The auction of British ceramics at Bonhams on May 18 was the first at New Bond Street for six months and it was a big ensemble made up of the usual range of single-owner collections mingled with material from various vendors.
Here porcelain from the major 18th century Regency, early 19th
century and Welsh factories made up 280 of the 602 lots, getting on
for half the content. The remainder was given over the early
pottery discussed elsewhere on these pages and a selection of later
wares, Royal Worcester and pâte-sur-pâte from the Bernard Bumpus
Alongside the usual selection of early Worcester, Bow and
Chelsea, this sale was swelled by a particularly large offering of
Lowestoft from two different vendors.
Twenty-seven lots of blue and white came from the Geoffrey
Godden's well-known reference collection and followed on from the
pieces he sold last year and part of his single-owner auction in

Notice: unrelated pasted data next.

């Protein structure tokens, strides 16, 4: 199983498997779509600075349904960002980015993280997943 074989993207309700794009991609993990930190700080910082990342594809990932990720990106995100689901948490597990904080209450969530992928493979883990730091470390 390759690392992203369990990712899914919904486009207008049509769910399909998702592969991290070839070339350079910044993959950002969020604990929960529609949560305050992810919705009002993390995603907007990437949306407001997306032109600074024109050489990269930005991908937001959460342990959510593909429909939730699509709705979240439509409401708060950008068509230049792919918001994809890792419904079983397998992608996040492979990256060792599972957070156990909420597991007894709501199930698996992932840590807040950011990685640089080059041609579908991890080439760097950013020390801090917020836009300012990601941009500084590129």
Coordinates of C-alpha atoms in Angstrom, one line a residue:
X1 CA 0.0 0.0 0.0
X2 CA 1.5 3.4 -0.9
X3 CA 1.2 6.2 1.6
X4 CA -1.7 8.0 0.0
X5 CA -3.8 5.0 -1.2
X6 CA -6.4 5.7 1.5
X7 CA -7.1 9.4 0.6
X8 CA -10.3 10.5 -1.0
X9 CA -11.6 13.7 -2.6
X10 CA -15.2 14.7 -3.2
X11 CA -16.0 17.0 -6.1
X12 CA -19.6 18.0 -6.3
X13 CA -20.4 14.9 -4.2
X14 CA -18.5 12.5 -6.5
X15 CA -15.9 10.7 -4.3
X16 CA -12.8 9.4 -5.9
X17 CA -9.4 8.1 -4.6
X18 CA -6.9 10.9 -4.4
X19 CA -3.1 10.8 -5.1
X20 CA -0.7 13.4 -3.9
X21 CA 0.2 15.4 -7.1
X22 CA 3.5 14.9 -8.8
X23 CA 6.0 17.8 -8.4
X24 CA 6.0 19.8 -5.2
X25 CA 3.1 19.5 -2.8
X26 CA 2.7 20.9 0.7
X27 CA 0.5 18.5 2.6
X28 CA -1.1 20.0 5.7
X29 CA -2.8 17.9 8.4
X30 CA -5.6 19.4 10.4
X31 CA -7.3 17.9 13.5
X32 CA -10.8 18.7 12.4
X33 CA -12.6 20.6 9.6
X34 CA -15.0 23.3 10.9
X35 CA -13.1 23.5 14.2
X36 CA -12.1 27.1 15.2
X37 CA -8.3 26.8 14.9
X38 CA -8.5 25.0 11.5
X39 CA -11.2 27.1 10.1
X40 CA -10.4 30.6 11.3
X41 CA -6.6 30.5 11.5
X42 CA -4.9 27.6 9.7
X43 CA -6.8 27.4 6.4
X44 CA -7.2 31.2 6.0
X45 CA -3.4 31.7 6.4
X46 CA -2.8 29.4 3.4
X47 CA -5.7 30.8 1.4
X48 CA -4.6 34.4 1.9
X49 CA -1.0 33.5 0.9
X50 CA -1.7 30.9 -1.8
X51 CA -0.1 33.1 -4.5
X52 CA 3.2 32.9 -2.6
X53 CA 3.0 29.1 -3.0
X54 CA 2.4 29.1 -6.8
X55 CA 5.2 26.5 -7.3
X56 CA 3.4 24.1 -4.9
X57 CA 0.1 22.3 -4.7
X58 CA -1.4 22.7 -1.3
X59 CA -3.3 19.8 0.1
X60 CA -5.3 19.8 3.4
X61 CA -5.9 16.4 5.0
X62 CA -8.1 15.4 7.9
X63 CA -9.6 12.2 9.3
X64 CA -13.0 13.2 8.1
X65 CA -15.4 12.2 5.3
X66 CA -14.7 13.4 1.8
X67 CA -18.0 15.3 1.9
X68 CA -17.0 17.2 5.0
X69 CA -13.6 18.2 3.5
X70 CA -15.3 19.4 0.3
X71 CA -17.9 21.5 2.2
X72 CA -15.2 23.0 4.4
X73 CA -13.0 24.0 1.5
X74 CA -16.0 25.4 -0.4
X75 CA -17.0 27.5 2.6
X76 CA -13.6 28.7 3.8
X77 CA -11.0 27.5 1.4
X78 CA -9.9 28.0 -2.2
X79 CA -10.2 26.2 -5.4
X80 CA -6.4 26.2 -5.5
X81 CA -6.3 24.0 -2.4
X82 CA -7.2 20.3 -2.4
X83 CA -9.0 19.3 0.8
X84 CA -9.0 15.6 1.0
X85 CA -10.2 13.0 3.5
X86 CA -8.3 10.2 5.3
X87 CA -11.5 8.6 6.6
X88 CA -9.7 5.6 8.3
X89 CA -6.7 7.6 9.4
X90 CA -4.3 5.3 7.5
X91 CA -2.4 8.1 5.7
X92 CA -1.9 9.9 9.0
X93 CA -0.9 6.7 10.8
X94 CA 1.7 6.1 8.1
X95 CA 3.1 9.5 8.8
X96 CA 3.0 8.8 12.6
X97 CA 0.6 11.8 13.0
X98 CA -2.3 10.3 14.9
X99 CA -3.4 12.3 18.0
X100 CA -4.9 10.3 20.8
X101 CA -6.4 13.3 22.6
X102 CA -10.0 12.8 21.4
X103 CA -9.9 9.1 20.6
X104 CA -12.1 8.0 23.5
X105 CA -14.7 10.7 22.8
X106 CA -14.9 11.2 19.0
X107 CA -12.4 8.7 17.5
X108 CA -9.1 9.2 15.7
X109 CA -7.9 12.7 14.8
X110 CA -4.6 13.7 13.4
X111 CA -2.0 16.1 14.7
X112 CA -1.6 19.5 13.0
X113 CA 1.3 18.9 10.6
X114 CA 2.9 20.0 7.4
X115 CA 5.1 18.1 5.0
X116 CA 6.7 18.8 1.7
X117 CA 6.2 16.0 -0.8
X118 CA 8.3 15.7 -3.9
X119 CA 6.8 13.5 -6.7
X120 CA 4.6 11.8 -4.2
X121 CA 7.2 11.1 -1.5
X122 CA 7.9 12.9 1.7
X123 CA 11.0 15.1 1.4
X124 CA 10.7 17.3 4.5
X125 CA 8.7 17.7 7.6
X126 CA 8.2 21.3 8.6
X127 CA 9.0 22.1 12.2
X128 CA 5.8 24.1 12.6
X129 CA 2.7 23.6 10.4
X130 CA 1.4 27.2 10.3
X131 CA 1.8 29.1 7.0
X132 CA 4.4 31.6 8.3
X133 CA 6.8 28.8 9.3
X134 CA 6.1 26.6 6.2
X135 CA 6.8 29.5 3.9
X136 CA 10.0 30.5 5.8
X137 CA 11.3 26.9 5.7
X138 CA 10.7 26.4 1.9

June 2010. A further 37 lots of blue and white and polychrome
inscribed wares came from the Paul collection, formed by several
generations of the same family between the 1930s and '50s.
The two collections therefore complemented each other well, but
taken together comprised a very large number of pieces from this
factory in one sitting.
Lowestoft is a strong market with a very keen private following,
but its output and buying base is not as large as, say, Worcester
and the estimates were not there-to-be-sold giveaways. So the
burning question was, would the market be able to absorb it?
"We saw no reason to presume that the market could not take it,"
said Bonhams' Ceramics head John Sandon after the auction. It all
went, he said, adding that while it didn't make over estimate this
was because they had judged the estimates accurately for a field
that is collector dominated.
"We had plenty of material to base prices on." As well as last
year's slice of Godden Lowestoft, in 2007 Bonhams sold 52 lots of
blue and white Lowestoft in the Sutherland collection. "The market
hasn't been swamped even though we've thrown a lot at it," he
Certainly the results bore this out, for nothing failed to sell
in the Godden selection and only two lots were left without takers
in the Paul ensemble. Many Lowestoft collectors are quite happy to
come and bid personally for their prizes (although mindful that
many are locally based, Bonhams sensibly took a selection of pieces